The University of Maryland has been cited by the state fire marshal for admitting more spectators to Cole Field House for its Jan. 22 basketball game against North Carolina than the 14,500-seat facility is designed to hold.
State fire marshal James Robinson said yesterday he referred the matter to H. Edgar Lentz, assistant Maryland attorney general for public safety and correctional services. Lentz predicted that the matter would be resolved without prosecution.
Jim Kehoe, university athletic director, acknowledged yesterday that Maryland sells tickets to the public each game anticipating that not all students who are allotted tickets will attend. The students allotment, Kehoe said, is 7,500 per game. The public ticket sale boosts Maryland basketball revenues $100,000-$150,000 per season Kehoe said.
Maryland basketball games are technically sold out prior to the season, because 7,000 tickets are purchased by season-ticket holders. The students, who pay a $35 per semester athletic fee, may claim tickets until noon of game day. This does not allow time to advertise unclaimed seats, Kehoe said. Kehoe said some students pick up tickets, but do not attend the games.
Maryland plays 17 regular-season games at home this season, plus hosting its tournament for which students are permitted to buy half-price tickets. The average home attendance for the first 14 regular-season games was 12,956, according to the athletic department. That is 1,594 underr capacity per game.
Jack Zane, an athletic department spokesman, said the attendance figures listed are actual attendance, not tickets sold and claimed by the students.
A source in the athletic department said at least 1,000 tickets are put on sale to the public before each game as general admission tickets at $5.50 each. Kehoe denied this, saying the actual number was determined by several factors; weather, whether Maryland is winning or losing, and whether school is in session.
Kehoe said he has followed such a policy since becoming athletic director in 1970. He denied there was a safety problem at the North Carolina game and said his estimate of the number of students who would attend games has been wrong only three times - at a Clemson game in 1975, the North Carolina game last season and the Tar Heel game this year.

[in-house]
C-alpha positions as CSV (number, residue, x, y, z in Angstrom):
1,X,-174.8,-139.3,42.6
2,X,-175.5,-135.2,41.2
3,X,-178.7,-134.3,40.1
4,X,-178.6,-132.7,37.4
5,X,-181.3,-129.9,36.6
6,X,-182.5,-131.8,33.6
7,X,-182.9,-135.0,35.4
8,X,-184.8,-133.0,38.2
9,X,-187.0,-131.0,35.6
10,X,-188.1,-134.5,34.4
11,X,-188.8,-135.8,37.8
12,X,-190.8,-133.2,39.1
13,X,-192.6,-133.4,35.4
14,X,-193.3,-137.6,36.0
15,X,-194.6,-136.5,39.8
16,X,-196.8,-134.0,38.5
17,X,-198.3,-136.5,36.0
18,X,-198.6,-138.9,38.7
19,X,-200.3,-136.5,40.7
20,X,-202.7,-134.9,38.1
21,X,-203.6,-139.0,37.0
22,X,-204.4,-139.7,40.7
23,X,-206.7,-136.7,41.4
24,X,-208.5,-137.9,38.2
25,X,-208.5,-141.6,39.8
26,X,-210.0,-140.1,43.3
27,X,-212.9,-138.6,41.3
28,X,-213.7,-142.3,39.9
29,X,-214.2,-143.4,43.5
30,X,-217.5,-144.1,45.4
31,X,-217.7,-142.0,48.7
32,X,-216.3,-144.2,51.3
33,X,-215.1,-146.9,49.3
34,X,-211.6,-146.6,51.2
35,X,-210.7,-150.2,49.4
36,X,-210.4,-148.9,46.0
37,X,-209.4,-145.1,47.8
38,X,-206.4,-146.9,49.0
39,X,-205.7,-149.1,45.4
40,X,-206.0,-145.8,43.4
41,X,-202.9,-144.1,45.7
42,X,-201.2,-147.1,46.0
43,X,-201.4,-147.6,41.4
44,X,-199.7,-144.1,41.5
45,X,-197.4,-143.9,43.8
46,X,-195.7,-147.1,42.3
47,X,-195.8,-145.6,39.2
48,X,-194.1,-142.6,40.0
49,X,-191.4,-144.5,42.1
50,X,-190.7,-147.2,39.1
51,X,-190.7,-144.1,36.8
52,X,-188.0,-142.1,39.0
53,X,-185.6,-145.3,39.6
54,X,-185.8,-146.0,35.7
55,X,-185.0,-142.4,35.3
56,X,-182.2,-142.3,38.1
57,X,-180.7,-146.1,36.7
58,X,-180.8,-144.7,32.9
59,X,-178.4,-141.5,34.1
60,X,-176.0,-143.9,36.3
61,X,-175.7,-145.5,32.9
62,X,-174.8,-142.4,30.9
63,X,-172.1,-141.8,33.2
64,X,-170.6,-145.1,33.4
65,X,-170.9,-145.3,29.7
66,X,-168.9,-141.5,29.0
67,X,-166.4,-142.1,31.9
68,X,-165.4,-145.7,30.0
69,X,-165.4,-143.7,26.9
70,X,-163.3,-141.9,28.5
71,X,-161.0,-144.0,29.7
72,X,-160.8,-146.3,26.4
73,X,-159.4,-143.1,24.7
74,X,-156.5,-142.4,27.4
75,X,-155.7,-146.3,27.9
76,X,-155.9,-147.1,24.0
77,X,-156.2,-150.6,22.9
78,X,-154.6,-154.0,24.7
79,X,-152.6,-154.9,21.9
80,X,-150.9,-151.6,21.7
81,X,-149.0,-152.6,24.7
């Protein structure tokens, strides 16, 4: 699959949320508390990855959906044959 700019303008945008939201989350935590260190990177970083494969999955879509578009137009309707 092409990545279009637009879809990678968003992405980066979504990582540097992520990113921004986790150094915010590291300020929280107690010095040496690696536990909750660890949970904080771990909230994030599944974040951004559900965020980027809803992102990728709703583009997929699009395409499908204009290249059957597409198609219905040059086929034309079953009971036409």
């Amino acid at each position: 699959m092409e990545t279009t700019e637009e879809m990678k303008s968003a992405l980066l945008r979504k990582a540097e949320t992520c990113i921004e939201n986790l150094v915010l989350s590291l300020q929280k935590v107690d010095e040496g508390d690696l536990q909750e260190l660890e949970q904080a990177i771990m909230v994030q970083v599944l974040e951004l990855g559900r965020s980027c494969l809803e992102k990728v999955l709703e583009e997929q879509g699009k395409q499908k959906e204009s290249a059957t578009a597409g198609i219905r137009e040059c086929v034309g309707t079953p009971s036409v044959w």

Robinson said that his office issued a "cease and desist" order to the university following the 1976 North Carolina game. Robinson said he was told that 2,000 spectators above capacity attended the 1975 Clemson game. He could not act at that time, he said, because neither he nor a member of his staff observed the game.
Robinson said he personally observed the field house at both North Carolina games. He said he was alerted to what he called overcrowding by anonymous telephone calls each time.
Robinson said his report alleges that the field house was 600 above capacity for the Jan. 22 game. A university source said attendance at the game was 16,000 - 1,500 above capacity.
"Exiting in the building is designed to handle the capacity as posted," Robinson said. "The building is posted for 14,500. Exiting is adequate for that many people, period.Any excess over that in the event of an emergency would create a bad problem."
Under state law, the university chancellor, as its chief executive, can be fined up to $100 and jailed up to 10 days if prosecuted and convicted. Robinson also said the fire marshal's office could get an injunction to stop events in the field house if the university did not comply.
"In no instance do we make a decision that we feel will create a crowd problem," said Kehoe. "It's the first game North Carolina we've had a capacity crowd this year. I don't view it as selling extra tickets. The problem we've had is with the students. We have an allocation for the students and we've not had a good student turnout this season.
"It's a serious problem because it takes us three days lead time to get an ad in The Washington Post. We've got to make decisions . . .several days in advance."
Kehoe said he could have done better financially this season, "if I had gambled more on it. I know the fire marshall is here every game. I don't want to get in trouble. We're losing a bunch of money because we're making an effort to protect the students,"
According to Robinson, Maryland did not state the extra tickets as the reason for overcrowding at the 1976 North Carolina game. Robinson said that chancellor Robert Gluckstern's reply to the cease-and-decist order said that Kehoe advised him that many people were hiding in the building prior to the game and that in the future the field house would be "swpet," prior to the game.